NASA's Internet of Things Lab

By John Sprague, Deputy CTO, IT and the End User Architect, NASA

John Sprague, Deputy CTO, IT and the End User Architect, NASA

People don’t realize that some of the work they are doing in the world of the Internet of Things (IoT) could easily make it into space. In some cases, it’ll be out there forever. A Sub- Orbital Aerodynamic Re-entry Experiments (SOAREX-8) sounding rocket was launched in July 2015 and another is planned in the near future to test braking in a thin atmosphere. The SOAREX missions are meant as a ‘wind-tunnel in the sky’ and a means of conducting rapid and inexpensive sub-orbital re-entry experiments in support of probe design, flight dynamics, control system development, and instrument and sensor verification. At the same time they also tested the streaming of sensor data to IP-based servers, and a new authentication mechanism to enable IoT devices the capability to be associated with a specific user. Repurposing the wireless sensor networks for space missions and security for IoT devices is a very economical use for IoT technology designed for more earthbound endeavors. The upcoming TechEdSat-5 nano-satellite mission will further this effort. The National Aeronautics and Space Agency (NASA) has set up an IoT Lab at Johnson Space Center (JSC) with virtual labs at Ames Research Center (ARC) (home of the SOAREX-8 and TechEdSat-5 missions), Goddard Space Flight Center (GSFC), Armstrong Flight Research Center (AFRC), Kennedy Space Center (KSC), the Jet Propulsion Laboratory (JPL), the White Sands Test Facility (WSTF), Johnson Space Center (JSC), and Headquarters. The lab was one of the first ones formed in the Federal Government and recently completed Phase 1 which encompassed an IoT White Paper documenting the search for an IoT platform, and gather data on the 20 selected devices to:

"Our IoT lab is setup on a dedicated network where people can connect a device to that network, work with a device, and then visualize any data that is created"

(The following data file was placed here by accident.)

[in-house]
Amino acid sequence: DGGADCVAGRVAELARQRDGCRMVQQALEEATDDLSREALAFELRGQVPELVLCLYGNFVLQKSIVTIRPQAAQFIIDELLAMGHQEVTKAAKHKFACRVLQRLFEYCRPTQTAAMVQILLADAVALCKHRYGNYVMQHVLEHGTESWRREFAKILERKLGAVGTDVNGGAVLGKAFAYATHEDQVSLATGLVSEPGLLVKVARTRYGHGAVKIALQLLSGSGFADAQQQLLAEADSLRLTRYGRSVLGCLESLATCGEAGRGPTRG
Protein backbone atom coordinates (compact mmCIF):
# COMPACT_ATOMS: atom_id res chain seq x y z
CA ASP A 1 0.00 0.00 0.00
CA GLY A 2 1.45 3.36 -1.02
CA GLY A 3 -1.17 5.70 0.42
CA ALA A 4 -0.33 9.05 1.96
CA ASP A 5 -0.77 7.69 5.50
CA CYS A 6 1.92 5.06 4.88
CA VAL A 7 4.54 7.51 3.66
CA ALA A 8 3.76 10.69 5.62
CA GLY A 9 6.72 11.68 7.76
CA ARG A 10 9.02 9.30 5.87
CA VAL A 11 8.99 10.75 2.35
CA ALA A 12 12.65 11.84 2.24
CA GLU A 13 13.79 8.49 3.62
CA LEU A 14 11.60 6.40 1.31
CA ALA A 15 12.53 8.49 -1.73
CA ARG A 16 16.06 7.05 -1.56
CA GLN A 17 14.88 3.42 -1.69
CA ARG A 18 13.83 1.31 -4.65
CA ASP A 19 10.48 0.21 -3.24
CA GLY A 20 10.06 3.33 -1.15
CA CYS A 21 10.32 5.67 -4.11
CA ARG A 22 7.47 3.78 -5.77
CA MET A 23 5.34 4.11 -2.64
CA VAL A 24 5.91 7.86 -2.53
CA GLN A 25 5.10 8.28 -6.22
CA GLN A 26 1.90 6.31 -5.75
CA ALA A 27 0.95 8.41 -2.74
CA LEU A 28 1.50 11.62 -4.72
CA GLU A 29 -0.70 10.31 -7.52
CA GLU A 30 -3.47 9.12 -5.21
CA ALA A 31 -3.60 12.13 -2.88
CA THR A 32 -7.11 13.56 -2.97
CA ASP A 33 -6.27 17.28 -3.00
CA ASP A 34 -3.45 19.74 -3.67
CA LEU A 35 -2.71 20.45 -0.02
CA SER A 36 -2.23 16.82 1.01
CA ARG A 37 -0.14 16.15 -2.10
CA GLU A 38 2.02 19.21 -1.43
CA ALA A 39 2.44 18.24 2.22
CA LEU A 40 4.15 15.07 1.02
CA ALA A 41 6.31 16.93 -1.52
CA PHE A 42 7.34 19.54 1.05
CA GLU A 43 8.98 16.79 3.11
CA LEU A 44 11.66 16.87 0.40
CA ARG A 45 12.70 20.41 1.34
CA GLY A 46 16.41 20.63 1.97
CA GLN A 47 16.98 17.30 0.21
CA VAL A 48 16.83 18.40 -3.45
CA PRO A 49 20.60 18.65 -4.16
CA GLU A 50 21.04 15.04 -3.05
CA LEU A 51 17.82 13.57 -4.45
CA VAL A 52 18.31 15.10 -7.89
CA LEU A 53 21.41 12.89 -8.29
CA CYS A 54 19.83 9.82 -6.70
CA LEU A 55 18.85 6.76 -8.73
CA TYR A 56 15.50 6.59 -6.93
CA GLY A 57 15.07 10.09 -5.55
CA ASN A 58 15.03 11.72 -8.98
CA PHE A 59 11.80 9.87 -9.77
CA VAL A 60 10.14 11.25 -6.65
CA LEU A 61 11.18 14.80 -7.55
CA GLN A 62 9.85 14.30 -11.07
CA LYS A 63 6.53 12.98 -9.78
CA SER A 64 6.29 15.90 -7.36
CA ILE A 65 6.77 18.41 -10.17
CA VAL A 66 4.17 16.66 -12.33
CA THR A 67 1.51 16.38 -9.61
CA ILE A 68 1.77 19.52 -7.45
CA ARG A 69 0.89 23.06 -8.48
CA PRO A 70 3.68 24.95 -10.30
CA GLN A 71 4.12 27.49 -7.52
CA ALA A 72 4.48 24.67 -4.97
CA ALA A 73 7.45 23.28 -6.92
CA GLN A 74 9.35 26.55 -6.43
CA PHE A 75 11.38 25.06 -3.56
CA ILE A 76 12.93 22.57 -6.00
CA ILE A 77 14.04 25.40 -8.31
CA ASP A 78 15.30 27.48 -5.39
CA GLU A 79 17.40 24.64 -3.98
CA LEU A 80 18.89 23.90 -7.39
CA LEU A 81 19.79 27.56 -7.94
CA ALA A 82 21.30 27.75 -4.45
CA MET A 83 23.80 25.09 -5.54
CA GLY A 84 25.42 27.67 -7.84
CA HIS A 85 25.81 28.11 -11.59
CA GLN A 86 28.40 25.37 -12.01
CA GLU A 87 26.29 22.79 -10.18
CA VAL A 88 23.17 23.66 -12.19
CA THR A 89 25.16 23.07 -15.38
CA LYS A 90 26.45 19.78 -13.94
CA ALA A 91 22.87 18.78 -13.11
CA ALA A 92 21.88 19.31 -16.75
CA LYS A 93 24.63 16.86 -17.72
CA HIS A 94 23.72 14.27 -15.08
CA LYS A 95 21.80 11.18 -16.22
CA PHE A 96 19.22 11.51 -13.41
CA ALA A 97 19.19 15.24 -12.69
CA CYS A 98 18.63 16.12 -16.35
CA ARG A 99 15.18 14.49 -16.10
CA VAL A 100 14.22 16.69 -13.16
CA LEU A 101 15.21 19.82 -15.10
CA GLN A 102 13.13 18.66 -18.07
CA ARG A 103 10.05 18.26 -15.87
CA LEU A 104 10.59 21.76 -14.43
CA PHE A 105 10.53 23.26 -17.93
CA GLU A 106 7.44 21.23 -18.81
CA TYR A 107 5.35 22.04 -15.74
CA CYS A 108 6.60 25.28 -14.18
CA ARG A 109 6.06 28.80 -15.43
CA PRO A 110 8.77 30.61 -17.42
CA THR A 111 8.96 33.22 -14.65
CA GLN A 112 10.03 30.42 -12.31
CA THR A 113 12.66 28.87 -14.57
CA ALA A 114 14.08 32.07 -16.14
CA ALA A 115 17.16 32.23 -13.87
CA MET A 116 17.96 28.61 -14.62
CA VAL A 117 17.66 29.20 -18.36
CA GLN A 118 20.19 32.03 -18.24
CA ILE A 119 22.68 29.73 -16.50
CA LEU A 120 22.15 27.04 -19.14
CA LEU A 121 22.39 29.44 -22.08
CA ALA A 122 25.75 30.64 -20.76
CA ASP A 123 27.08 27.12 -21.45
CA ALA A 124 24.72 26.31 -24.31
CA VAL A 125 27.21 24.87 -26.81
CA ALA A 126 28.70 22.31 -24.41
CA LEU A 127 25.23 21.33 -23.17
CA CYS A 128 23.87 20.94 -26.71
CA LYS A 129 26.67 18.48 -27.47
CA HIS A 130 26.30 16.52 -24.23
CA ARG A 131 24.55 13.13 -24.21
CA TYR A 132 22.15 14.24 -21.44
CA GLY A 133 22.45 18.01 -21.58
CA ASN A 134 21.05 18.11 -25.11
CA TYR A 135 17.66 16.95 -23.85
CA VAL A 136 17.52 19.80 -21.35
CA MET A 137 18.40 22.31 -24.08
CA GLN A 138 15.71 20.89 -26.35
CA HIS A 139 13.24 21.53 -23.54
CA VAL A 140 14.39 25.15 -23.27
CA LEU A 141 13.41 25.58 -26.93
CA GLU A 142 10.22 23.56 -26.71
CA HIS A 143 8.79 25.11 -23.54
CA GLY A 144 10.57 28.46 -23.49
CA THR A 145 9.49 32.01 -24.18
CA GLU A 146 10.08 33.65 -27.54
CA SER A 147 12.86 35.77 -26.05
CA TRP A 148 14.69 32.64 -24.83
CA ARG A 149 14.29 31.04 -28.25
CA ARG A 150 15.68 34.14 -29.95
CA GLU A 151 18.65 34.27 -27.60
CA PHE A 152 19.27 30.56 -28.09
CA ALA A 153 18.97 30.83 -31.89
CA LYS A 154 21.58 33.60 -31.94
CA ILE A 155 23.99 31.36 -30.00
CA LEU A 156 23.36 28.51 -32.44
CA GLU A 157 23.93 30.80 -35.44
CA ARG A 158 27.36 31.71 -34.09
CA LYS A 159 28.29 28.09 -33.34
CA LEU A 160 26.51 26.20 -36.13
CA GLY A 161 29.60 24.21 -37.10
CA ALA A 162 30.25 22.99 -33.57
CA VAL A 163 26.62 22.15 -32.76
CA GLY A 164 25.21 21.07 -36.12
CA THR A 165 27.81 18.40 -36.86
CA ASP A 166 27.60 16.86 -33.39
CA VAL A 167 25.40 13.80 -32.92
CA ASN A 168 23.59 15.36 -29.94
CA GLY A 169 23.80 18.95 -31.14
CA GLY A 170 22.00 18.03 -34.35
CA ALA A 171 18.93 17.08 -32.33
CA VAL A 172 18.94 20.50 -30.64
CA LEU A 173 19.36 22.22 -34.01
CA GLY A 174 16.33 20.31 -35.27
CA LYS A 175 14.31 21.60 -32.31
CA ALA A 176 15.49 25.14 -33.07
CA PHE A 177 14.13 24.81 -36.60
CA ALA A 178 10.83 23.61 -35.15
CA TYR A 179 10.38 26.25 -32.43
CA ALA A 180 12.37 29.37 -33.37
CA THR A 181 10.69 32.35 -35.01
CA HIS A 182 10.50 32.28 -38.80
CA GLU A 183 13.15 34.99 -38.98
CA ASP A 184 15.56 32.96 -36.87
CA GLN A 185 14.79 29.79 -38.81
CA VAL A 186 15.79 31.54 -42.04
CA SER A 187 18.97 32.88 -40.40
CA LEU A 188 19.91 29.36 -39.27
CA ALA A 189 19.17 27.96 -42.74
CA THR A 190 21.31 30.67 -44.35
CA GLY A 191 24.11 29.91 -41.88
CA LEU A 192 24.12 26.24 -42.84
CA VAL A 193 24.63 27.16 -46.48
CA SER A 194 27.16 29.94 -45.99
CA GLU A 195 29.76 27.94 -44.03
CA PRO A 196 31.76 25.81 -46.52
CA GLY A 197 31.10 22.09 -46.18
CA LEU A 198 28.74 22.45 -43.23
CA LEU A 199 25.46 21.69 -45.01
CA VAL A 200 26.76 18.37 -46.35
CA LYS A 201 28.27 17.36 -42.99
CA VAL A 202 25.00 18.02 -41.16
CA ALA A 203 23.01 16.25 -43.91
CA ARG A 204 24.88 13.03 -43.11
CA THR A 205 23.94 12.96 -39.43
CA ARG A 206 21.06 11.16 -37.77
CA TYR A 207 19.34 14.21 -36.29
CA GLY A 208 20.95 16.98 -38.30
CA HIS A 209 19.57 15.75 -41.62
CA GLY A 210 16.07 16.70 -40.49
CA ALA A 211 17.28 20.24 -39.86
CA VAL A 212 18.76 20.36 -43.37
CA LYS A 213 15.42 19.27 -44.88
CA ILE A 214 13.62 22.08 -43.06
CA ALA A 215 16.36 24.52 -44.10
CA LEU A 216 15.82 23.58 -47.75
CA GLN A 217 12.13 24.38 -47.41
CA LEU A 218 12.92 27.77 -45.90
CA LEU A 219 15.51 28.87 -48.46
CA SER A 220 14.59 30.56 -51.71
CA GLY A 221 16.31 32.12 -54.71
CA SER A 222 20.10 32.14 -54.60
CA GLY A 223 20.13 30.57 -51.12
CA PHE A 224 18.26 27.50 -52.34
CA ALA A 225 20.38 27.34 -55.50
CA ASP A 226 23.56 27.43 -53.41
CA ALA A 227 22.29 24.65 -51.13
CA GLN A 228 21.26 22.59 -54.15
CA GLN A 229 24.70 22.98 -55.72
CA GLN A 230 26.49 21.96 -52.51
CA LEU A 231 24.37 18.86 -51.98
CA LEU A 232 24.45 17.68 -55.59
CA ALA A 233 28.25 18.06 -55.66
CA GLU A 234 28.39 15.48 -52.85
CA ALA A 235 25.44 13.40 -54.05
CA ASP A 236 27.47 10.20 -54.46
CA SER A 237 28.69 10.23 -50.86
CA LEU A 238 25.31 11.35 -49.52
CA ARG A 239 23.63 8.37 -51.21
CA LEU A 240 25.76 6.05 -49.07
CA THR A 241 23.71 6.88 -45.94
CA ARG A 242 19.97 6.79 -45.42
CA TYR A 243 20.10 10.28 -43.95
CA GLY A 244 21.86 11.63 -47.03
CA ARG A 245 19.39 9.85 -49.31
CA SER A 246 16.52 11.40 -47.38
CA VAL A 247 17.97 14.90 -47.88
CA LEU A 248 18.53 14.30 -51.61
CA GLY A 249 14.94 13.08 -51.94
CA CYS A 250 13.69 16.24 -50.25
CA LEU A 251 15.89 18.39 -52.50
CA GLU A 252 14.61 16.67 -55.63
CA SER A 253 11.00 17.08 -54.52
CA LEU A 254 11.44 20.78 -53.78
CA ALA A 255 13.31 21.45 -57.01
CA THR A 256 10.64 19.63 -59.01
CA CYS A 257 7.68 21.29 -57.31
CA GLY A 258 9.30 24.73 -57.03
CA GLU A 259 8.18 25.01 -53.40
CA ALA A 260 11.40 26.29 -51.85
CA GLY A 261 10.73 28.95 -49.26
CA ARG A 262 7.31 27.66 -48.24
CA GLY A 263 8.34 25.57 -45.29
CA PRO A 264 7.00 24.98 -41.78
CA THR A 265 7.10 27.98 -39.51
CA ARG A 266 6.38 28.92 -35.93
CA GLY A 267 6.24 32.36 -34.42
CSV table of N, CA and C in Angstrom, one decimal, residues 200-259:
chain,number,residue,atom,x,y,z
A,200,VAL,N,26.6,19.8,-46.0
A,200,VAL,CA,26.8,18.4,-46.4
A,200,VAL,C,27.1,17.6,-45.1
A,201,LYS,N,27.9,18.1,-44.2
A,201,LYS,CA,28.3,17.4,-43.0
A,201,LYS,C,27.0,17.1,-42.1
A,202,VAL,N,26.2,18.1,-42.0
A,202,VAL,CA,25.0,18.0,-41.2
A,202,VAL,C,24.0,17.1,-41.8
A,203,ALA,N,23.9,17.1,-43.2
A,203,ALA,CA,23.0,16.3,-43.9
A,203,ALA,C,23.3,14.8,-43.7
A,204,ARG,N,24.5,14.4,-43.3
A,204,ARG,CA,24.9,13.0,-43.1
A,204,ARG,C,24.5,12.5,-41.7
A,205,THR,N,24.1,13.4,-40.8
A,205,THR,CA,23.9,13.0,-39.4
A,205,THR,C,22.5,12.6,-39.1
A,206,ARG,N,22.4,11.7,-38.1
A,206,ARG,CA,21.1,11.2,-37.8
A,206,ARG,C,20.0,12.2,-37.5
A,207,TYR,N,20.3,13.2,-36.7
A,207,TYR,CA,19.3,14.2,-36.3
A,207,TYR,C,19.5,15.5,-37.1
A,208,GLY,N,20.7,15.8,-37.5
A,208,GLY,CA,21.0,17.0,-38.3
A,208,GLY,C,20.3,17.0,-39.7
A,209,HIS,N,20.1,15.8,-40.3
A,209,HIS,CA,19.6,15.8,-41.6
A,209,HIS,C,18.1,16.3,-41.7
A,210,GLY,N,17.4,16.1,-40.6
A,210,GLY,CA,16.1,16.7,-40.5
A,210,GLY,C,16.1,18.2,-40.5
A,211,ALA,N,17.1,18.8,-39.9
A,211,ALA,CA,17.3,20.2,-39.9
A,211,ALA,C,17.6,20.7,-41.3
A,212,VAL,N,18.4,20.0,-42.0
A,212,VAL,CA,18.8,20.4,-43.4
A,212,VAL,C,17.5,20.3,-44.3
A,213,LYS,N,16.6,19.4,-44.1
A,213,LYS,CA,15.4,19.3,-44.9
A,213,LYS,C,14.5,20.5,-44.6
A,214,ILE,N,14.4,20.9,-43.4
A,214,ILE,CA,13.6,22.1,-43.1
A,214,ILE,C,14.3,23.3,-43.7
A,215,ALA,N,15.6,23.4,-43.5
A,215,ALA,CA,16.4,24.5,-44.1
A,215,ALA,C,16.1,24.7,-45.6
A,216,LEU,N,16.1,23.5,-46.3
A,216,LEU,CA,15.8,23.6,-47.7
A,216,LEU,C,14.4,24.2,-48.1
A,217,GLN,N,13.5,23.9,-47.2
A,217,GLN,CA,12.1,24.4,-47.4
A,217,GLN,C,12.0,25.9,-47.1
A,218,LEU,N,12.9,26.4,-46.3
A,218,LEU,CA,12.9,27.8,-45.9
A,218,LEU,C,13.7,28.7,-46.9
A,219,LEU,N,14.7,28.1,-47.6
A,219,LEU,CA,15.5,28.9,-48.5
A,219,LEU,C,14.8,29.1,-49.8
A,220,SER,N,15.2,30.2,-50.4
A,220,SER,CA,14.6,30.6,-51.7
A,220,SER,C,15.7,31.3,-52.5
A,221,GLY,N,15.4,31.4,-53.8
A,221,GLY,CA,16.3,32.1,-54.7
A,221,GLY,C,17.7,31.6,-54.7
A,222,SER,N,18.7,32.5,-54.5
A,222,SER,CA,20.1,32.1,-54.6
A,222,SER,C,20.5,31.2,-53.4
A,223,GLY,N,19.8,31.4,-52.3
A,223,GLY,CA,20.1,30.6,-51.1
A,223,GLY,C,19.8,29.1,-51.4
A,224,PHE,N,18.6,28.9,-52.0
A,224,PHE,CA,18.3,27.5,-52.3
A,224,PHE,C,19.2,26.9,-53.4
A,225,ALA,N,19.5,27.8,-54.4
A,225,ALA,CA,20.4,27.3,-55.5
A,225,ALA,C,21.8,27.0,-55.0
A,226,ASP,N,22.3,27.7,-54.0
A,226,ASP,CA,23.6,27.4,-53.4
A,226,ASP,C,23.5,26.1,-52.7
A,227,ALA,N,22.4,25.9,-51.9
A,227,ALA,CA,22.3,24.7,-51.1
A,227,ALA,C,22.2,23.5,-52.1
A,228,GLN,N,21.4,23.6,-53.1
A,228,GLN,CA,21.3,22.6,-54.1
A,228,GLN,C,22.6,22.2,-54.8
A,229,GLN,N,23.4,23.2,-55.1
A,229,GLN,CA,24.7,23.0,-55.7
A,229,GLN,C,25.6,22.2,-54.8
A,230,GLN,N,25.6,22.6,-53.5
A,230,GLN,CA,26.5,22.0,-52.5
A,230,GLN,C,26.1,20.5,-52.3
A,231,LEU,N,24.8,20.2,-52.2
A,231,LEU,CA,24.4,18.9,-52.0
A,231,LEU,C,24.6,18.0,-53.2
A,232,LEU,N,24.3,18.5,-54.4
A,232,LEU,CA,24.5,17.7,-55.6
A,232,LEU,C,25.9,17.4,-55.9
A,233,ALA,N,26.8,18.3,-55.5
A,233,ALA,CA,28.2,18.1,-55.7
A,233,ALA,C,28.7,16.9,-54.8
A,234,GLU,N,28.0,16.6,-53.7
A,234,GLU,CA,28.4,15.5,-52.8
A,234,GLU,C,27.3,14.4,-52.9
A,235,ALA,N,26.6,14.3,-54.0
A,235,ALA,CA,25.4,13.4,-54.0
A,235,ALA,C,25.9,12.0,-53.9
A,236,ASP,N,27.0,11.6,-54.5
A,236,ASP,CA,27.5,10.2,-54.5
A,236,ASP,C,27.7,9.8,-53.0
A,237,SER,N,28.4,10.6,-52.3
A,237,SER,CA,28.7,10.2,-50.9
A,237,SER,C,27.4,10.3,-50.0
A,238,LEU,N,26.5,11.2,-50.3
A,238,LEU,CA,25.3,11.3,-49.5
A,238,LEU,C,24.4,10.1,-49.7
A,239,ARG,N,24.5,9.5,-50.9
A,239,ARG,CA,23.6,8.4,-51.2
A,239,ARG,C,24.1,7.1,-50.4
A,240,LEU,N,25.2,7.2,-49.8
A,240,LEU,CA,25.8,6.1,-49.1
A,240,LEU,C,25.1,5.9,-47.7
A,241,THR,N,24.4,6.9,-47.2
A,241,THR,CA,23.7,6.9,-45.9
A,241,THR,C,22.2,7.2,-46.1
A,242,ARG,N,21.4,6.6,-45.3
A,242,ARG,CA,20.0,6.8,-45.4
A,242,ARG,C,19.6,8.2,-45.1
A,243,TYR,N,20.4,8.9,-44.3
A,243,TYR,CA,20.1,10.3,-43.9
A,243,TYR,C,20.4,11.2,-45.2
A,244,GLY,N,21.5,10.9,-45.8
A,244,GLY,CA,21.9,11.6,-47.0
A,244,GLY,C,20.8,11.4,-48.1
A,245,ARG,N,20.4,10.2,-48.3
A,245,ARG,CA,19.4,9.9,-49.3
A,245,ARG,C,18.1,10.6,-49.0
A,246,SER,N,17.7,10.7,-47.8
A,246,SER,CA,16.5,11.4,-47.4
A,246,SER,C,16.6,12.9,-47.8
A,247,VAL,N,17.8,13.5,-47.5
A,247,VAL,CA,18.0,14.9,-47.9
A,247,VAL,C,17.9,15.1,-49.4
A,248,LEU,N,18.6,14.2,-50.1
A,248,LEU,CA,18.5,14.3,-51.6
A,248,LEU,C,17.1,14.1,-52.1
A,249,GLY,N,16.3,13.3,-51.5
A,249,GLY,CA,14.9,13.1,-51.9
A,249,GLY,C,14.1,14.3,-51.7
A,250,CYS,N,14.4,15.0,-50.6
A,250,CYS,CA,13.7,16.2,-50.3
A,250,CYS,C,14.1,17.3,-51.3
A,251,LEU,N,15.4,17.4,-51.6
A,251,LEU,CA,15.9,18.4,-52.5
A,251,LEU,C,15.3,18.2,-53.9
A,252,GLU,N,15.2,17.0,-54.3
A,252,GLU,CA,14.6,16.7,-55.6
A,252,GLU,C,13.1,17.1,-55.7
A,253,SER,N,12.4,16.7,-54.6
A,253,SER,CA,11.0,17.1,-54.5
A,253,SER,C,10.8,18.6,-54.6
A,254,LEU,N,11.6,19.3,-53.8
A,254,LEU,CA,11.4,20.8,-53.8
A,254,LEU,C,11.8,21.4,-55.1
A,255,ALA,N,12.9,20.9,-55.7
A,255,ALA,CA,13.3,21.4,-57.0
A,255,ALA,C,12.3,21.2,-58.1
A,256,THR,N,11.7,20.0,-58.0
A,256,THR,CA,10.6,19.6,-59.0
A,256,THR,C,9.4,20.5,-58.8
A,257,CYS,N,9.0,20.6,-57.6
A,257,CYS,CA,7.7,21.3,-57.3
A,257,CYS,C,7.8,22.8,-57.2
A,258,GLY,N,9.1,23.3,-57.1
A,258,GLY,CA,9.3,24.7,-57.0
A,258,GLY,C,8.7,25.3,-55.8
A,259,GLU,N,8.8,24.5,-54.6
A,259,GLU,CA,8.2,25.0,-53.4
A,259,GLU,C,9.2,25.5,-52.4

• Allow people to bring a device to the lab to be analyzed
• Setup on a dedicated network where people can connect a device to that network, work with a device, and immediately visualize any data that is created
• Build into the internal website a place where people can request for help, so a user can schedule a time on the network and have an intern there to support
• Expand NASA Internet of Things Network to the rest of JSC

Four subteams were created to delve further into areas of immediate interest:

Security—to see the inner security workings of the devices

Protocols and monitoring—catalog the different protocols being used

Data analytics—find ways to turn the data into useable information

End users’ experience—see what a user would see and learn from it

Phase II is a deeper exploration of:

• IOT Platforms
• Expand IoT Network to the agency
• User testing and feedback
• Continue to test and log the devices that we have
• Reviews and recommendations for devices
• Create dynamic visualizations of the data that we create
• Performance monitoring for user testing
• Infographic of how the data is flowing
• Secure WPA2 Personal (protocol)

NASA recently had three IoT security and software experts from the MITRE Corporation visit and the two teams shared insights from across the Federal Government. And new partnerships with other Federal Agencies are being formed.